- The Washington Times - Saturday, July 18, 2009

TURNBERRY, Scotland - Fairfax native Steve Marino had never played a single round of links golf before arriving at Turnberry on Monday.

By the time the wind off the Firth of Clyde finished blowing Tiger Woods and the 156-man field back to bogeyville on Friday, Marino found himself tied atop the midpoint leader board at the 138th British Open with ageless wonder Tom Watson.

“I’m just having a blast,” said the 29-year-old former standout at Virginia after following his opening 67 with a second-round 68 to post 5-under (135) on the 7,204-yard, par-70 Ayrshire Links. “Obviously it’s an advantage to have experience. But it can also be an advantage not to have [negative] experience. I haven’t really experienced any nightmares over here yet, knock wood.”

Woods, meanwhile, made two double bogeys on the back side, finished with a 4-over 74 and missed the cut in a major for just the second time in his professional career.

Woods rallied toward the end of his round, making birdies on two of the final three holes. But it was too late: He finished one stroke shy of the cut line.

While Tiger struggled, five-time Open champion Watson was authoring another remarkable round at Turnberry.

The 59-year-old got off to a stumbling start, bogeying five of six holes in a stretch on the front. But he played the final 10 holes at 4 under for an even-par 70 that put him atop the leader board with Marino.

The most challenging part of Marino’s Open experience thus far was simply getting to Scotland and securing a place in the field. Marino was competing in the John Deere Classic in Silvis, Ill., last week when Shingo Katayama and Phil Mickelson pulled out of the British Open, bumping up Marino to second alternate.

“I didn’t have any warm clothes [with me]. I didn’t have my passport,” said Marino, who has three top-10 finishes in 20 starts on the PGA Tour this season. “I had to fly my dad [from Fairfax] to my house in Florida, so he could get my passport and FedEx it to me at the John Deere.”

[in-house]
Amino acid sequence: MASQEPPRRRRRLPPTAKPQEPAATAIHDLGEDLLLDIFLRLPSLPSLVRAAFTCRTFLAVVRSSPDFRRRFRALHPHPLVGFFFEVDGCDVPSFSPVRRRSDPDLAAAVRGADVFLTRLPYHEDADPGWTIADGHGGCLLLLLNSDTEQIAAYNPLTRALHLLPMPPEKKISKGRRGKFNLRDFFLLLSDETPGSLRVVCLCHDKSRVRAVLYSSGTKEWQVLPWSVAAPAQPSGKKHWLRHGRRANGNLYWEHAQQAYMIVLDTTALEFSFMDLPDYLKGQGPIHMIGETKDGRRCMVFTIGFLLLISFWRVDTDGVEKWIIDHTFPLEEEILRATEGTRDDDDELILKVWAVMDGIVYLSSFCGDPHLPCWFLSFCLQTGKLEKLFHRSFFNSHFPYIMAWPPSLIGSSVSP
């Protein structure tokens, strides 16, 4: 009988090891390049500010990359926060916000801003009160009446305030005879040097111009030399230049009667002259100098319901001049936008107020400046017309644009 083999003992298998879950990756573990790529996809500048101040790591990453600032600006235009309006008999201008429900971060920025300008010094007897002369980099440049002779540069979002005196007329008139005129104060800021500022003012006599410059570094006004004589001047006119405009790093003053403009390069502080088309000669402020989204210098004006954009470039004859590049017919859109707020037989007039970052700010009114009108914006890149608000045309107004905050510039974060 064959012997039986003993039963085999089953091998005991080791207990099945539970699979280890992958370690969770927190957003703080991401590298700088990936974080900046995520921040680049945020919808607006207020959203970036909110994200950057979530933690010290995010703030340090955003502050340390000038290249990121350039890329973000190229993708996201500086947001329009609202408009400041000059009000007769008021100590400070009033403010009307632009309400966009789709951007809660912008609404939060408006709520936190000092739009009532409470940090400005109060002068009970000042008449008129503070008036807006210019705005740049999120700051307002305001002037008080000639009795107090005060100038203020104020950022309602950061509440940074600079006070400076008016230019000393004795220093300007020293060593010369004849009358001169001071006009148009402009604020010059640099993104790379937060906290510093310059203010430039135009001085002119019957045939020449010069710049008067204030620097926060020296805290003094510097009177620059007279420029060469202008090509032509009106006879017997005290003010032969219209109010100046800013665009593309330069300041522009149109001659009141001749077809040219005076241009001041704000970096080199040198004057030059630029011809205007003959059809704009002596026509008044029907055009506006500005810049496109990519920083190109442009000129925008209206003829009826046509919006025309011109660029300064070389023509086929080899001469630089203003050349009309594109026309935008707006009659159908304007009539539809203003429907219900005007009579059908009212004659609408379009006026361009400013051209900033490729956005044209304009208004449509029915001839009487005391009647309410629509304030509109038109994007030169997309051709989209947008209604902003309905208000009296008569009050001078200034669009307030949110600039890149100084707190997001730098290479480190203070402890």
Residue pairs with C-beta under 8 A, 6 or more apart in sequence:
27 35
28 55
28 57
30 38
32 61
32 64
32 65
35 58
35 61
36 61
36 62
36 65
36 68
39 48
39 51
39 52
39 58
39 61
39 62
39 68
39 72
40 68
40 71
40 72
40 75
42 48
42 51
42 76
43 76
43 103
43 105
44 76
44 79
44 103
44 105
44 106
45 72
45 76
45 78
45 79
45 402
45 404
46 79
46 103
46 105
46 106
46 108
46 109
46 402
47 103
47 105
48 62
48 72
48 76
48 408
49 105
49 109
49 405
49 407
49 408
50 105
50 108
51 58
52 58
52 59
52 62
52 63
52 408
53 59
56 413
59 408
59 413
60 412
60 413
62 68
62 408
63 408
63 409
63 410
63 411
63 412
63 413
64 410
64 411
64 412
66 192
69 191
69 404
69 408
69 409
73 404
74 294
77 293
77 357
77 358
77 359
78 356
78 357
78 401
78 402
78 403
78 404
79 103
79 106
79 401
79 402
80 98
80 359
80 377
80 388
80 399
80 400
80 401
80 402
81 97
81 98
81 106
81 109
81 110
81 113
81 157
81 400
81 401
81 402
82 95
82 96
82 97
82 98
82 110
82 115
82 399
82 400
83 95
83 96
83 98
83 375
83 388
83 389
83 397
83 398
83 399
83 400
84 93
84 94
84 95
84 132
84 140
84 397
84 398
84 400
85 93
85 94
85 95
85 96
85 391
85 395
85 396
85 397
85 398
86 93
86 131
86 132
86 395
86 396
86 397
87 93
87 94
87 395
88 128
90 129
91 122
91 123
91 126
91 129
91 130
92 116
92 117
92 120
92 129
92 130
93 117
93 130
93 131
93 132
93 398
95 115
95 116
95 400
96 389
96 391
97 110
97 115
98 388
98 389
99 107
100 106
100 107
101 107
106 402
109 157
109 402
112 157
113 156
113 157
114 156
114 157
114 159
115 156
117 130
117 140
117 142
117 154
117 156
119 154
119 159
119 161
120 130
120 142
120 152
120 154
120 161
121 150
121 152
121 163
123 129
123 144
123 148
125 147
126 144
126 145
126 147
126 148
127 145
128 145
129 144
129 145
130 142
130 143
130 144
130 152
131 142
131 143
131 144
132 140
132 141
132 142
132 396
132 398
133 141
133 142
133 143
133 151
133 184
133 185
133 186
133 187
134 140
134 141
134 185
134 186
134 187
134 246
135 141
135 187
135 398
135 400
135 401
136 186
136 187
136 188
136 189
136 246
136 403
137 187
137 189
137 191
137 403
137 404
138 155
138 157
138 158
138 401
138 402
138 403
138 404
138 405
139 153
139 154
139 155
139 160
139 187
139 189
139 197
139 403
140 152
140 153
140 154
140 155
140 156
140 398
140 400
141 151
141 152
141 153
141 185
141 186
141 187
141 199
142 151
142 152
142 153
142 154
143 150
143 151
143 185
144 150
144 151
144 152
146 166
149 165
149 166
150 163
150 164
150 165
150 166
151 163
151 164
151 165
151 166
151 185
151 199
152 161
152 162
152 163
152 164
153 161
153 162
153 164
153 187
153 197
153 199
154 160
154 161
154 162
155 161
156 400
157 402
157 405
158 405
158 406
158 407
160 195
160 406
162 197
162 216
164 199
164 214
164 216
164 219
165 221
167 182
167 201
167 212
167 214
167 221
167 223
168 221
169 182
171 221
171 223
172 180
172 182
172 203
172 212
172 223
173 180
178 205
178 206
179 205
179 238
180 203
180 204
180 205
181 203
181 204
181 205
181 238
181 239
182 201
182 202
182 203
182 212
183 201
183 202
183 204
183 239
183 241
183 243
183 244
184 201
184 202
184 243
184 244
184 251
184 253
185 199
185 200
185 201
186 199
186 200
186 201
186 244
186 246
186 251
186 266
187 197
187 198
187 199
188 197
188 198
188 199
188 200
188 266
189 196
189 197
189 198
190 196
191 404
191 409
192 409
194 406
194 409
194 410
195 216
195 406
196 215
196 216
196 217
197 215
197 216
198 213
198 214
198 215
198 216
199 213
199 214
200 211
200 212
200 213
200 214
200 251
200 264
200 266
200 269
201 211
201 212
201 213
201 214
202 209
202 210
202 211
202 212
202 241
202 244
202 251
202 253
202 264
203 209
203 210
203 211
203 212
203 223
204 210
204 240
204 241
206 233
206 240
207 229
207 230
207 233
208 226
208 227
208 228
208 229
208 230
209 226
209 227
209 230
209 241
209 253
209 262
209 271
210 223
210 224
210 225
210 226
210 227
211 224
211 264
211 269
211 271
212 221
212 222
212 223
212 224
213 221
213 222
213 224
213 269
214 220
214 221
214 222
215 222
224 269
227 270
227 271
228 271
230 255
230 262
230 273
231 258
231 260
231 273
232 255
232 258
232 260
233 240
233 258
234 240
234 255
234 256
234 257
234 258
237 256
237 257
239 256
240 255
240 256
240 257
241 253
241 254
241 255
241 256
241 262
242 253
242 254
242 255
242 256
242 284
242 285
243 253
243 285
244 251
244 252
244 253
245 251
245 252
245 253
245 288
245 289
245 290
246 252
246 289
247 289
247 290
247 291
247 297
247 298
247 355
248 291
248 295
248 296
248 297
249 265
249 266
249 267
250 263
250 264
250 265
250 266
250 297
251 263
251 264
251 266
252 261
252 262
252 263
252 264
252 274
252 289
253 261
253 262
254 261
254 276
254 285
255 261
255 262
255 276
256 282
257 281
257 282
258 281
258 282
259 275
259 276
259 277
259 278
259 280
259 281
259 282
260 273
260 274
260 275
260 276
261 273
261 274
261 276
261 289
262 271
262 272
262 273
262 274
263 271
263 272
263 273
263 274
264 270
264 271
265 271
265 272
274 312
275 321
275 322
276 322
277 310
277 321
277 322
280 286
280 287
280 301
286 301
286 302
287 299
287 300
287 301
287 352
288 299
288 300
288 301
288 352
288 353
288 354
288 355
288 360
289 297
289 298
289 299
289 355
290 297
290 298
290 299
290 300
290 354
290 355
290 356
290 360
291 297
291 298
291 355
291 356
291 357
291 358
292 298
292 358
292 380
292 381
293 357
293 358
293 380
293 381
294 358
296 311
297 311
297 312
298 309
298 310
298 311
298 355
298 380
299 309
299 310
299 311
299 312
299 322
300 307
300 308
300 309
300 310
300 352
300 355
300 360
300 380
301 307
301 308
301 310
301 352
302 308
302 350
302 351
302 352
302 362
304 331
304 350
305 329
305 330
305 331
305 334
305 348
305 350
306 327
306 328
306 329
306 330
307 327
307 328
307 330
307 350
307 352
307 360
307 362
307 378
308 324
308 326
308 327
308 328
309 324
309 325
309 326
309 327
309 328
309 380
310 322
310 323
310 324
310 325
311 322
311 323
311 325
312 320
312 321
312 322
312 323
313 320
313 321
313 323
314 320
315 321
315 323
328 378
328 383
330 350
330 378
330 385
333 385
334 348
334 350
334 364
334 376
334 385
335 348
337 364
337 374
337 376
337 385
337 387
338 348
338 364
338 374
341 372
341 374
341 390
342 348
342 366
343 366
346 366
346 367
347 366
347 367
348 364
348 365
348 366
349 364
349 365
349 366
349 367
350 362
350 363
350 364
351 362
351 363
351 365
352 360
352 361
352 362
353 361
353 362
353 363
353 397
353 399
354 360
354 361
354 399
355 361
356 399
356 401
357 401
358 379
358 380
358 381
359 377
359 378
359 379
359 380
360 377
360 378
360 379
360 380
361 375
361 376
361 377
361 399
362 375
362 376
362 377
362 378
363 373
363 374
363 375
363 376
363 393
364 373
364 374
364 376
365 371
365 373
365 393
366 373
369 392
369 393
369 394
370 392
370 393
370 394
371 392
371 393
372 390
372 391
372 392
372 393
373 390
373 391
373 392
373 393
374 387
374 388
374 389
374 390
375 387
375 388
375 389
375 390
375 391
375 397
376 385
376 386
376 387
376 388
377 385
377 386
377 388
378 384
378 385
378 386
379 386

Marino flew to Scotland on Monday on the players’ plane from John Deere and got his first taste of links golf during Tuesday and Wednesday practice rounds. While Thursday’s round was an exhibition in solid ball-striking, Friday’s 68 was pure Houdini.

“I holed a shot from 116 yards for birdie, made a bunker shot for birdie, and then there were points in the round where I felt like I was one-putting every hole,” said Marino, who hit only six greens on Friday but still enjoyed a red-number result thanks to two hole-outs and a near-miraculous performance on Turnberry’s greens (22 putts). “I really don’t think I could have shot one stroke less, to be honest with you.”

Marino has yet to collect his first PGA Tour victory. But he’s improved in each of his first three seasons after finally earning his PGA Tour card in 2007. And he nearly posted his breakthrough earlier this season at Colonial, losing in a playoff to Steve Stricker.

“I’ve been playing well for a while now, so I had some confidence in my game,” said Marino, who stands 23rd on the current FedEx Cup points list. “I’d like to think that a win could be right around the corner.”

It boggles the mind to think such a premiere could come with a Claret Jug.

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